Date Posted:5 August 2019 

70 years ago, August 5, 1949, Mann Gulch wildfire claimed the lives of 13 men and burned almost 5,000 hectares. The fire occurred in Western Montana near Missouri River. Within minutes, the wilfire fire spread through thousands of acres, trapping 15 smokejumpers and a fireguard in Mann Gulch on the Helena National Forest in Montana. Only three people survived the ordeal. The tragedy prompted the U.S. Forest Service to rethink their fire training, safety and research.

One of the survivors, Smokejumper Foreman Wag Dodge lit an ‘escape fire’ to create a preburnt area in which to shelter. He stated “When the main fire reached my area, I lay down on the ground on my side and poured water from my canteen on my handkerchief over my mouth and nose and held my face as close to the ground as I could while the flames flashed over me. There were three extreme gusts of hot air that almost lifted me from the ground as the fire passed over me. It was running in the grass and also flashing through the tree tops. By 6:10 p.m. the fire had passed by and I stood up. My clothing had not been scorched and I had no burns.”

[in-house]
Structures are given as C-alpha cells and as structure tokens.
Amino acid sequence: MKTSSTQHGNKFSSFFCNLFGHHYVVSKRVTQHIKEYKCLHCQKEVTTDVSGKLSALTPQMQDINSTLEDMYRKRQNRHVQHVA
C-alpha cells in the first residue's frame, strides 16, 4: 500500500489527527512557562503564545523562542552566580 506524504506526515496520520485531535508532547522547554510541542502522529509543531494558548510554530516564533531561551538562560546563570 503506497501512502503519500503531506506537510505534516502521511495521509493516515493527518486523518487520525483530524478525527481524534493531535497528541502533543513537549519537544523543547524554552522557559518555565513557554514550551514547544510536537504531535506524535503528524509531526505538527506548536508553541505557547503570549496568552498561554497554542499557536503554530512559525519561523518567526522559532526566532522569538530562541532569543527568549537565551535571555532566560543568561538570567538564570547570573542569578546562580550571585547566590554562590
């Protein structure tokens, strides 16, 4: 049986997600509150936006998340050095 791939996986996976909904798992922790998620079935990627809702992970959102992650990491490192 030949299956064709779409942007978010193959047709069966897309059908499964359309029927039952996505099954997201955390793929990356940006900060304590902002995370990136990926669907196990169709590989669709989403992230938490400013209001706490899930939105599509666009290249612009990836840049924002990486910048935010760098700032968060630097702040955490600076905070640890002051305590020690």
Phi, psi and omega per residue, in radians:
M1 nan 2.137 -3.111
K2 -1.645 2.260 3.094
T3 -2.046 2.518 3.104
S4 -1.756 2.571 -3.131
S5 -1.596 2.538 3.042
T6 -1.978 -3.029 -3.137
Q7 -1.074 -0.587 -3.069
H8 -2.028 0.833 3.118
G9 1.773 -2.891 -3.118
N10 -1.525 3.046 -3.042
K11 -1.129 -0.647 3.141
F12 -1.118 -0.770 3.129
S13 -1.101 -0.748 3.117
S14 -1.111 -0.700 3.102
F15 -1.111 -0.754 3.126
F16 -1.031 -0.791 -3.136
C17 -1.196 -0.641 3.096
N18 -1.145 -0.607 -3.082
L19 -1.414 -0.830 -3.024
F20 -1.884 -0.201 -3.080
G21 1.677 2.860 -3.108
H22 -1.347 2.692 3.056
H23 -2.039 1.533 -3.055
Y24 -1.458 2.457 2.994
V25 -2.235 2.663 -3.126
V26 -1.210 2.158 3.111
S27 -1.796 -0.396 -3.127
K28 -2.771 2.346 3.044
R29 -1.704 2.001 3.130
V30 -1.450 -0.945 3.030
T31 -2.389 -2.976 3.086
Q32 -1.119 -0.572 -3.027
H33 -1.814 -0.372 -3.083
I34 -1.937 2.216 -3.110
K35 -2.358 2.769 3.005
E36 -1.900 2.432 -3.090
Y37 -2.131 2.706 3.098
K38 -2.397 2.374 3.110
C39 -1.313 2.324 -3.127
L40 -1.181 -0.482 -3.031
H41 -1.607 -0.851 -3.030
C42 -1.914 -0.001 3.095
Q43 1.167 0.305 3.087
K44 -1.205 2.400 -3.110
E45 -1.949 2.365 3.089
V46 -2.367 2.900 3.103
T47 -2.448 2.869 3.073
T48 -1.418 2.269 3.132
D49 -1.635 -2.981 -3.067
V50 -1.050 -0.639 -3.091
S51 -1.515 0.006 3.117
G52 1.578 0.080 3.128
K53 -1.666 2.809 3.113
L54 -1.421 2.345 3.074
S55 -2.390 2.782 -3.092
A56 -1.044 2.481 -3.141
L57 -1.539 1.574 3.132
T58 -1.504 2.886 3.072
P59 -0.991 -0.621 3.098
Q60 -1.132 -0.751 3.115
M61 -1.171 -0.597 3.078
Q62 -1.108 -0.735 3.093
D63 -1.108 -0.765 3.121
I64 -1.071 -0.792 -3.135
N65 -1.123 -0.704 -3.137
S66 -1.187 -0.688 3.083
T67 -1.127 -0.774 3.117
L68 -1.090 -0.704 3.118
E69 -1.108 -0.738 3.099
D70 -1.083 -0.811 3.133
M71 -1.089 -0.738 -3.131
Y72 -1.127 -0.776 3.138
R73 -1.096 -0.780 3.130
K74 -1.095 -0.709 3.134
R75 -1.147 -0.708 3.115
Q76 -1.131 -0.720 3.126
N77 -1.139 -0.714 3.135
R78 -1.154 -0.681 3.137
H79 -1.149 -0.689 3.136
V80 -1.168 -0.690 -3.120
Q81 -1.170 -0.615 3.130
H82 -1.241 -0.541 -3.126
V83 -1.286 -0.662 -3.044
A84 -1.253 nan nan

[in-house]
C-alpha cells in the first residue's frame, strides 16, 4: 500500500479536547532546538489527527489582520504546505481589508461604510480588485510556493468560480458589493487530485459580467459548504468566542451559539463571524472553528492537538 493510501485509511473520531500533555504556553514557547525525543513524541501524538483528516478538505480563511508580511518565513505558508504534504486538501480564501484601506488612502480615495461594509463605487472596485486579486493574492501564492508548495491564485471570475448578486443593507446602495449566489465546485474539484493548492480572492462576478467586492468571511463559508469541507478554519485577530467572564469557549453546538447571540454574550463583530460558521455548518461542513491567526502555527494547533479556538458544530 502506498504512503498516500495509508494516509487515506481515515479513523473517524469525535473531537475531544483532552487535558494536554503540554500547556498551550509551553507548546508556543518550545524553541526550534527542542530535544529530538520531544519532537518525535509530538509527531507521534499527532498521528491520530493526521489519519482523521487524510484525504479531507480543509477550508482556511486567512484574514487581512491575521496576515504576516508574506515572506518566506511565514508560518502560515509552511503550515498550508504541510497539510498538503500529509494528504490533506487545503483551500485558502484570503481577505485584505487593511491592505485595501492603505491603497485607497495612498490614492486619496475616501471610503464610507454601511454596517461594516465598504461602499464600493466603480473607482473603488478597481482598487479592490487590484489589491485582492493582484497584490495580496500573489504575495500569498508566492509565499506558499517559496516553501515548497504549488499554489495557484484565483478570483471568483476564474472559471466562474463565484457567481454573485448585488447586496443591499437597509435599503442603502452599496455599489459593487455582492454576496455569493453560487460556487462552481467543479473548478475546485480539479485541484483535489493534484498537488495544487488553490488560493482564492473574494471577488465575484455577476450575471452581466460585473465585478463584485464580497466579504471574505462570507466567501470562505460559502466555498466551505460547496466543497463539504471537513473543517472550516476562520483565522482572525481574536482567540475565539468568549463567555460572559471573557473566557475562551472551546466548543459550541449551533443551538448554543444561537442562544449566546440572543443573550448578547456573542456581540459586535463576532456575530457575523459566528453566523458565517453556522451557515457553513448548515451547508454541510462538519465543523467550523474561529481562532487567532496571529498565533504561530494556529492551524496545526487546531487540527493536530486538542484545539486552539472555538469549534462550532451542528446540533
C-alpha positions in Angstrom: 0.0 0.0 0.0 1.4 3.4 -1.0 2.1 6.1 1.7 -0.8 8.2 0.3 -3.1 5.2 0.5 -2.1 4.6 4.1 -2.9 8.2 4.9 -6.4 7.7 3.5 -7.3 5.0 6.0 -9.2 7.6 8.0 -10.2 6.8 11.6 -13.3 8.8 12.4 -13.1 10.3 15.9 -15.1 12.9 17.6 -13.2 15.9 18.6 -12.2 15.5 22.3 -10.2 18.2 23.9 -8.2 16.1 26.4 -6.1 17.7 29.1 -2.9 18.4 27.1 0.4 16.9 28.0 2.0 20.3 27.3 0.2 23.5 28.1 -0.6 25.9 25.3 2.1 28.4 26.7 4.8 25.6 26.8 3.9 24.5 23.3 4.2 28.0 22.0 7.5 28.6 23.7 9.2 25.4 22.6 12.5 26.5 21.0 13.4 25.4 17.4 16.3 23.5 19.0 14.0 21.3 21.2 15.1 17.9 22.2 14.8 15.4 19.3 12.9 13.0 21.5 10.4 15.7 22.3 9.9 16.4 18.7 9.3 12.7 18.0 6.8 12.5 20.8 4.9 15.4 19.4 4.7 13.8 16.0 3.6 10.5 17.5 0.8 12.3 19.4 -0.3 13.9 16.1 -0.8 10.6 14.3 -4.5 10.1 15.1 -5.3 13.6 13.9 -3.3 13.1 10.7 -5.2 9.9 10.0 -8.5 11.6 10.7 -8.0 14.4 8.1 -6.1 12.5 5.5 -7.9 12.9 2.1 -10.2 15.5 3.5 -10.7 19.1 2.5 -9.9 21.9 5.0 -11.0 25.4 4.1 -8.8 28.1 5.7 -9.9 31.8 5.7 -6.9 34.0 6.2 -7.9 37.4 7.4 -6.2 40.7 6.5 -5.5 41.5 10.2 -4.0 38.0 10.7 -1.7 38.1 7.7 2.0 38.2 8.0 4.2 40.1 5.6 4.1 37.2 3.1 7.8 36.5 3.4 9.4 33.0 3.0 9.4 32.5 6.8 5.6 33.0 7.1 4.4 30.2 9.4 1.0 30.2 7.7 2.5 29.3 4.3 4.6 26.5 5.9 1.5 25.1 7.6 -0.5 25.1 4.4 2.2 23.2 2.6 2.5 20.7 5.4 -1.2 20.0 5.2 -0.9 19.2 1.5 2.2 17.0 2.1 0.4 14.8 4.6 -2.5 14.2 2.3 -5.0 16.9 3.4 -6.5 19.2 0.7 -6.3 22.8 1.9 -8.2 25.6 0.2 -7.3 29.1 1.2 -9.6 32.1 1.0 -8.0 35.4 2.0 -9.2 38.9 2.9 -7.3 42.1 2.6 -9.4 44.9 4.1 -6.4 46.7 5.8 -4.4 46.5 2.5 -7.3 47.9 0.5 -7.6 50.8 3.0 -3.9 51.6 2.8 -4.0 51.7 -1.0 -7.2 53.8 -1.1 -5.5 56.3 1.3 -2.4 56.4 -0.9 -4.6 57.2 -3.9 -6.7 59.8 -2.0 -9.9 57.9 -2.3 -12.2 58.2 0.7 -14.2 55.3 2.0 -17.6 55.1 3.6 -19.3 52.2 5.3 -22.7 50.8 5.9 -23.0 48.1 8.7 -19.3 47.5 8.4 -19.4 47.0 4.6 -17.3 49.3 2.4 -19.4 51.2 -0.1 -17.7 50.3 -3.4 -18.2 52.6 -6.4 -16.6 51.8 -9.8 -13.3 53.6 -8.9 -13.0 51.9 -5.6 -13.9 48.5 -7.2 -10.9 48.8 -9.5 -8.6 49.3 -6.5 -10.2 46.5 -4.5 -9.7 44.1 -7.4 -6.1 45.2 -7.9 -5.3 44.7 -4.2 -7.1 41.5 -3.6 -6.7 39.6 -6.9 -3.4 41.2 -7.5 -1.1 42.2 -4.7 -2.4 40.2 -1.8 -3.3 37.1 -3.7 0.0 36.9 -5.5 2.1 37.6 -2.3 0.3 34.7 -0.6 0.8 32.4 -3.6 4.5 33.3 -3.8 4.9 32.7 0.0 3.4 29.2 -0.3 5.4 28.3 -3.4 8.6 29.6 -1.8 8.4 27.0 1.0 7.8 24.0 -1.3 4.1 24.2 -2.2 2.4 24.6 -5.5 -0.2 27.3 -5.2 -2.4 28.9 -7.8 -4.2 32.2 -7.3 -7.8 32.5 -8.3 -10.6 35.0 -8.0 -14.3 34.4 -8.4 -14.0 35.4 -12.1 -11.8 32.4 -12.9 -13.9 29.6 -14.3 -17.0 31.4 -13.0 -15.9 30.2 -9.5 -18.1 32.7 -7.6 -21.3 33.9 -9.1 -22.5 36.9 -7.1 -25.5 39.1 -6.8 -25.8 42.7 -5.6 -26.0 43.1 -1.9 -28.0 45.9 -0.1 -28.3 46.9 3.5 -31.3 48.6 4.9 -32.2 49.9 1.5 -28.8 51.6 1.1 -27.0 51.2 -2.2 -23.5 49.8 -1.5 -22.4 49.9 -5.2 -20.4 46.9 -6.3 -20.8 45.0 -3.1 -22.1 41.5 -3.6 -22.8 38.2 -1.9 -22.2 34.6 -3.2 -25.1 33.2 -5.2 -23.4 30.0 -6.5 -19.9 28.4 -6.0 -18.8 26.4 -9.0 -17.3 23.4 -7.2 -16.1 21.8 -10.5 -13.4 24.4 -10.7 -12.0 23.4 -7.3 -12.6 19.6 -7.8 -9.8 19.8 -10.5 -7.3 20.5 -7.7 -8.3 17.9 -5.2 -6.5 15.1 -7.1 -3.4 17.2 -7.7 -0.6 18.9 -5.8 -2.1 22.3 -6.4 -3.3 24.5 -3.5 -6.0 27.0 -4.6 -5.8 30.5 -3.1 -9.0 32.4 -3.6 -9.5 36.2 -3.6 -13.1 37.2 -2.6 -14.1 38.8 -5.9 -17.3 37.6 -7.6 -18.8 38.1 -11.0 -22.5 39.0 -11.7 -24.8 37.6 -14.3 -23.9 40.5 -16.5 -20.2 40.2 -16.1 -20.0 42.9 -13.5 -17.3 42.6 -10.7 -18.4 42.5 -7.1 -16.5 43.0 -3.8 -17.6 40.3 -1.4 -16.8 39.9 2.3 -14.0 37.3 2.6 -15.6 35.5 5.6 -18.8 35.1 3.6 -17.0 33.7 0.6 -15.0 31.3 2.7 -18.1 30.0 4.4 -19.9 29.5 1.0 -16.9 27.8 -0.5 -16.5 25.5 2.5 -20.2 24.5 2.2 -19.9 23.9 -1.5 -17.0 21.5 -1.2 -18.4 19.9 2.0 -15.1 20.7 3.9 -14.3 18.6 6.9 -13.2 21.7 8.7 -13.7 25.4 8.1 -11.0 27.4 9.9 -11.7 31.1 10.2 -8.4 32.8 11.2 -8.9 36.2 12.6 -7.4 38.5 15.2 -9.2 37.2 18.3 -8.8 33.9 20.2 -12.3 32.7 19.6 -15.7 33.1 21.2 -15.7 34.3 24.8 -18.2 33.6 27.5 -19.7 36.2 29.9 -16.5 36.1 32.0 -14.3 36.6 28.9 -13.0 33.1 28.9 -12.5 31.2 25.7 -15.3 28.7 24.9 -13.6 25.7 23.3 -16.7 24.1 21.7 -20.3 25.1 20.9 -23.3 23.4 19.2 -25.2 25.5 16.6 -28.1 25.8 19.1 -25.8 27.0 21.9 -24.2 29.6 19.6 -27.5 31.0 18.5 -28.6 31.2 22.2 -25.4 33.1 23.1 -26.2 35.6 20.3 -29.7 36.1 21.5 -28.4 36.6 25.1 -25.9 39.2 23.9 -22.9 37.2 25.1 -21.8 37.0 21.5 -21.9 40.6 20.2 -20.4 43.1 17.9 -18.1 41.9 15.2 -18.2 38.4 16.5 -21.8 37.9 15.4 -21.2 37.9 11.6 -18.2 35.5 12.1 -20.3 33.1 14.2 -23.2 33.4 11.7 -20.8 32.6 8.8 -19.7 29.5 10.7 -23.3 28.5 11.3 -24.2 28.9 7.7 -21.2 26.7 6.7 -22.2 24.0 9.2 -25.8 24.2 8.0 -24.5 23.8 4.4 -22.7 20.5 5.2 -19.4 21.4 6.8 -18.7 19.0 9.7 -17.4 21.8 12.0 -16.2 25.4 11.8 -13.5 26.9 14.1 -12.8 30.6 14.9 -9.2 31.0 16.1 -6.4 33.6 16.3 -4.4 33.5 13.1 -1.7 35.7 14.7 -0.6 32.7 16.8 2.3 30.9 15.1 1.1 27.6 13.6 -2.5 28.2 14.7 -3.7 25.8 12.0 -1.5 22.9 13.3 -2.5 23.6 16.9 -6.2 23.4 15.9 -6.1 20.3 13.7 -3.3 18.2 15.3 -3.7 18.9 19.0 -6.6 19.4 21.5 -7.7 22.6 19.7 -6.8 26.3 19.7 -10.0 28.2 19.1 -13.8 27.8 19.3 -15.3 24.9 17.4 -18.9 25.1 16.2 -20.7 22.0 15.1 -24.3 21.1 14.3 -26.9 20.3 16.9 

In addition, Mr. Dodge also told investigators that he explained to the firefighters nearby that after the escape fire spread and cooled in the interior, they should take refuge in the new burned area with him. Unfortunately, none of the firefighters heeded his suggestion.

The Casualties on the Mann Gulch Fire

Robert J. Bennett
Eldon E. Diettert
James O. Harrison
William J. Hellman
Philip R. McVey
David R. Navon
Leonard L. Piper
Stanley J. Reba
Marvin L. Sherman
Joseph B. Sylvia
Henry J. Thol, Jr.
Newton R. Thompson
Silas R. Thompson

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